EverQuest II Time Locked Expansion Server Names Poll Unlocks the Irony

Meanwhile Daybreak is going forward with their EverQuest II nostalgia plan, involving those PvE and PvP Time Locked Expansion servers, and holding an in-game poll to decide what they should be named.

As noted over at the EQ2 Wire, Daybreak first went to the forums and asked for name suggestions and then… I think… drew from those suggestions.  My suggestion didn’t make the cut.  I figured that since the last great server experiment, EverQuest II Extended, got the name Freeport that it was time for Qeynos to be recognized.

That was a faint hope I am sure.  The anti-Qeynos sentiment on the team, present since before the 1999 launch of EQ, remains strong and we’re probably more likely to get a server named Qekaerbyad than Qeynos these days.  Anyway, it didn’t make the cut.  Instead, these are the names you get to choose from in the currently-running in-game poll.

EQ2TLEServerPoll

My choices indicated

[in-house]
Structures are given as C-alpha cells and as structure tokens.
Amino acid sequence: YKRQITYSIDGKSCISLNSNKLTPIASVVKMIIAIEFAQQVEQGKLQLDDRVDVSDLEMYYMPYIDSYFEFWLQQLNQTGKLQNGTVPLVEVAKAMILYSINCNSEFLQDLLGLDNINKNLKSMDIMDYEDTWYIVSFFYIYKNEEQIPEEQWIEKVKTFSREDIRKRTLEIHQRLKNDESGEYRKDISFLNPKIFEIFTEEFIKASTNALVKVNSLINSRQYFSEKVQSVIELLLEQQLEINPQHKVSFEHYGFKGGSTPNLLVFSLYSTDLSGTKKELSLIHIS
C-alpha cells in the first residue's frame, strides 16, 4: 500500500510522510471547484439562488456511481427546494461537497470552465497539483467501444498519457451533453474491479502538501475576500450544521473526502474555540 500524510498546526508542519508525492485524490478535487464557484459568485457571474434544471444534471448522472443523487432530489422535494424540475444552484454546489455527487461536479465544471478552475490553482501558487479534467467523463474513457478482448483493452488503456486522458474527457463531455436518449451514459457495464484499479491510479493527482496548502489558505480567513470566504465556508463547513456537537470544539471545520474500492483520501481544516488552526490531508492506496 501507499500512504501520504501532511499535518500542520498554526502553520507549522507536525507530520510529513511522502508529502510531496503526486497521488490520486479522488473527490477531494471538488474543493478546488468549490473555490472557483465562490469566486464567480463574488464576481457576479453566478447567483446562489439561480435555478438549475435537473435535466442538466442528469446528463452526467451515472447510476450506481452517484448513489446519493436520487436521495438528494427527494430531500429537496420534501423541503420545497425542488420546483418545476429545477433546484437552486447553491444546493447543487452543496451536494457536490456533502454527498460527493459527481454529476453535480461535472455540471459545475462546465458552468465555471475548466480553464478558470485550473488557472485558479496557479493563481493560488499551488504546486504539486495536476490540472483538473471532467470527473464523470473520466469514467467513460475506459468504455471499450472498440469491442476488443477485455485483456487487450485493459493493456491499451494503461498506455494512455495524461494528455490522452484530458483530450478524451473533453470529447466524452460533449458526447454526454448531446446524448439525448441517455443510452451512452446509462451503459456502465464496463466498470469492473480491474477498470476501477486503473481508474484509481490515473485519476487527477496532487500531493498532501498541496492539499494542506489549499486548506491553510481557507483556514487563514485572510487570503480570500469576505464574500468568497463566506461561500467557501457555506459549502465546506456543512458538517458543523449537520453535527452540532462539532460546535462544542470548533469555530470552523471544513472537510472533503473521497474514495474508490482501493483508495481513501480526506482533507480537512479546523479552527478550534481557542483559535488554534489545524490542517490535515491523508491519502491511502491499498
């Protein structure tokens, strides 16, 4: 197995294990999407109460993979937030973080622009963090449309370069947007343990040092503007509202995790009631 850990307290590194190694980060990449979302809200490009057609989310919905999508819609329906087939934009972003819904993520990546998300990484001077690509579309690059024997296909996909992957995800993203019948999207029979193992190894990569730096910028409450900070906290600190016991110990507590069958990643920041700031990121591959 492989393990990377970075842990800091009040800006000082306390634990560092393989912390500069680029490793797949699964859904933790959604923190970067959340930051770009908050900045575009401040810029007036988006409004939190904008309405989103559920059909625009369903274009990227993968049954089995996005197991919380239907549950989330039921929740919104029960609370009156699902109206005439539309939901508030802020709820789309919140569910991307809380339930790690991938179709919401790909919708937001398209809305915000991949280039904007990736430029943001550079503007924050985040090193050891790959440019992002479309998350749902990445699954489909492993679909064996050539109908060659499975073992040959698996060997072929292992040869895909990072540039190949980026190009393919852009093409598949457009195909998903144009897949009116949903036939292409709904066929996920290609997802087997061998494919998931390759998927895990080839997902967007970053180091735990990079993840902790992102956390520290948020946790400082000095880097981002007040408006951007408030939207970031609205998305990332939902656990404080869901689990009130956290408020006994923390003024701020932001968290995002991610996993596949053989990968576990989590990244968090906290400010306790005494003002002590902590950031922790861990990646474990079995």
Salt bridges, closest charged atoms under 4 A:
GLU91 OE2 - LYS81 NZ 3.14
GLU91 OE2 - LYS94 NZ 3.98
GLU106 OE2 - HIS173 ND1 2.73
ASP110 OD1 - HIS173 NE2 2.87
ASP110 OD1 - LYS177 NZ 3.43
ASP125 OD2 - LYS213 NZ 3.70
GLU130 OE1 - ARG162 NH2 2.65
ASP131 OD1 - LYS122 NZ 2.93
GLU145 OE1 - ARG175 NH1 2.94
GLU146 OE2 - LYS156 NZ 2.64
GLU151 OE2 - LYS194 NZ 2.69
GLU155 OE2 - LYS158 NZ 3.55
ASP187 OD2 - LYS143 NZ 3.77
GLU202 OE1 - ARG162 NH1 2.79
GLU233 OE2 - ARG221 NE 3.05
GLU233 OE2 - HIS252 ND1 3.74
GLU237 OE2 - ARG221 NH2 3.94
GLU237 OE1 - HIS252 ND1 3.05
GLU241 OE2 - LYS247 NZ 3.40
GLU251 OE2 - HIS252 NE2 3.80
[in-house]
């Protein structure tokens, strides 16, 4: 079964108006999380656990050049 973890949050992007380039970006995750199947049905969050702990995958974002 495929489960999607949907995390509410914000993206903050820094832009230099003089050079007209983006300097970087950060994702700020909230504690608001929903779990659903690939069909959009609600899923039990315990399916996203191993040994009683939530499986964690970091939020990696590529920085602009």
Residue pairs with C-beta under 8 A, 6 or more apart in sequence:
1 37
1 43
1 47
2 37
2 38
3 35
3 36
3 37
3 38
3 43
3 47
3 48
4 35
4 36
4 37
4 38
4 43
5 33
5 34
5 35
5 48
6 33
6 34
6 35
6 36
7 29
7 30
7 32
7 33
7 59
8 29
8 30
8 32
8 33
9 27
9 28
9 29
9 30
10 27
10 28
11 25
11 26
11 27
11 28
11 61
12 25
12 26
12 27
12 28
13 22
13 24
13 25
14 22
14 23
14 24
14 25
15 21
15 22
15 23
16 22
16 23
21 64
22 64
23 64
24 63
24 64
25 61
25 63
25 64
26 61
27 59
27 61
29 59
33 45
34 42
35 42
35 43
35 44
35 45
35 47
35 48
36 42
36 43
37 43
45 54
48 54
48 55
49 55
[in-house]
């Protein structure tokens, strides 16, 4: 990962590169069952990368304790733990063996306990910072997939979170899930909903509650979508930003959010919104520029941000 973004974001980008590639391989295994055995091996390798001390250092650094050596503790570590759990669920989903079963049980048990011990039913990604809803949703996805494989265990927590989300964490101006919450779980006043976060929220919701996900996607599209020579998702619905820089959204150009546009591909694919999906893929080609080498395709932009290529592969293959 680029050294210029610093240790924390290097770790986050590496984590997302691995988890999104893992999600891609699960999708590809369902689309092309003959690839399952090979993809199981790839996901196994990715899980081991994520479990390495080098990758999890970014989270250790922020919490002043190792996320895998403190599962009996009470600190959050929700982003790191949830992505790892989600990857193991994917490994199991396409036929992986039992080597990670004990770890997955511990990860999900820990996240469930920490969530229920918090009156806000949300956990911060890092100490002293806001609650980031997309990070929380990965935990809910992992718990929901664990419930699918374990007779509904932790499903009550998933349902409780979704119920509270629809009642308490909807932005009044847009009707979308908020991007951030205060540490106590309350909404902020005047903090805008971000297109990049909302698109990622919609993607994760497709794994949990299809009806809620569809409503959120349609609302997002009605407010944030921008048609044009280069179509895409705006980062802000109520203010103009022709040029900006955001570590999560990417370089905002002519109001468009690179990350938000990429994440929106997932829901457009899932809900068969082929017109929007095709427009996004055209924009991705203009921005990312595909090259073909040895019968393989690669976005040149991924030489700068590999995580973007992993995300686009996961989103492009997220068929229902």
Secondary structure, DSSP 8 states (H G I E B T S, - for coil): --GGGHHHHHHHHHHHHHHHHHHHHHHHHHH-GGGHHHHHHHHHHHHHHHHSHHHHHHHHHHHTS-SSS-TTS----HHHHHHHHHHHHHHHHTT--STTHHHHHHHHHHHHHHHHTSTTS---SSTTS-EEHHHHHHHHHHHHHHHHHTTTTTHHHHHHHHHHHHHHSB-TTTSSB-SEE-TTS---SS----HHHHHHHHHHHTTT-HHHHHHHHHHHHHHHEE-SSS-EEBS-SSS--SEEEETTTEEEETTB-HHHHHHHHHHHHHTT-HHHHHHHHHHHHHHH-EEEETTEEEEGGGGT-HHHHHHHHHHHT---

For the PvP server there didn’t seem to be any obvious stand out choice, but I have always felt that Bonemore was a particularly grim sounding name, so I went with that.  Deathtoll seemed too unsubtle while the rest didn’t really resonate with me, but any of the names would probably work.

On the PvE side I could say something for Stormhold, that dungeon in Antonica in which we spent so much time back in the early days.  In fact, that would have been my go-to choice had the obvious winner not been glaring at me.

Yes, I think the only appropriate way to vote is to go with the “we’re going to keep bringing it up until you bring it back” name, Isle of Refuge.

This is almost a text book example of what SynCaine refers to as “SOE being SOE.” I cannot imagine how that name made the cut for the vote.

First, the name implies that this subscriber-only server will be a place to escape from whatever sins you care to count on the live servers.  Screw you, freeps!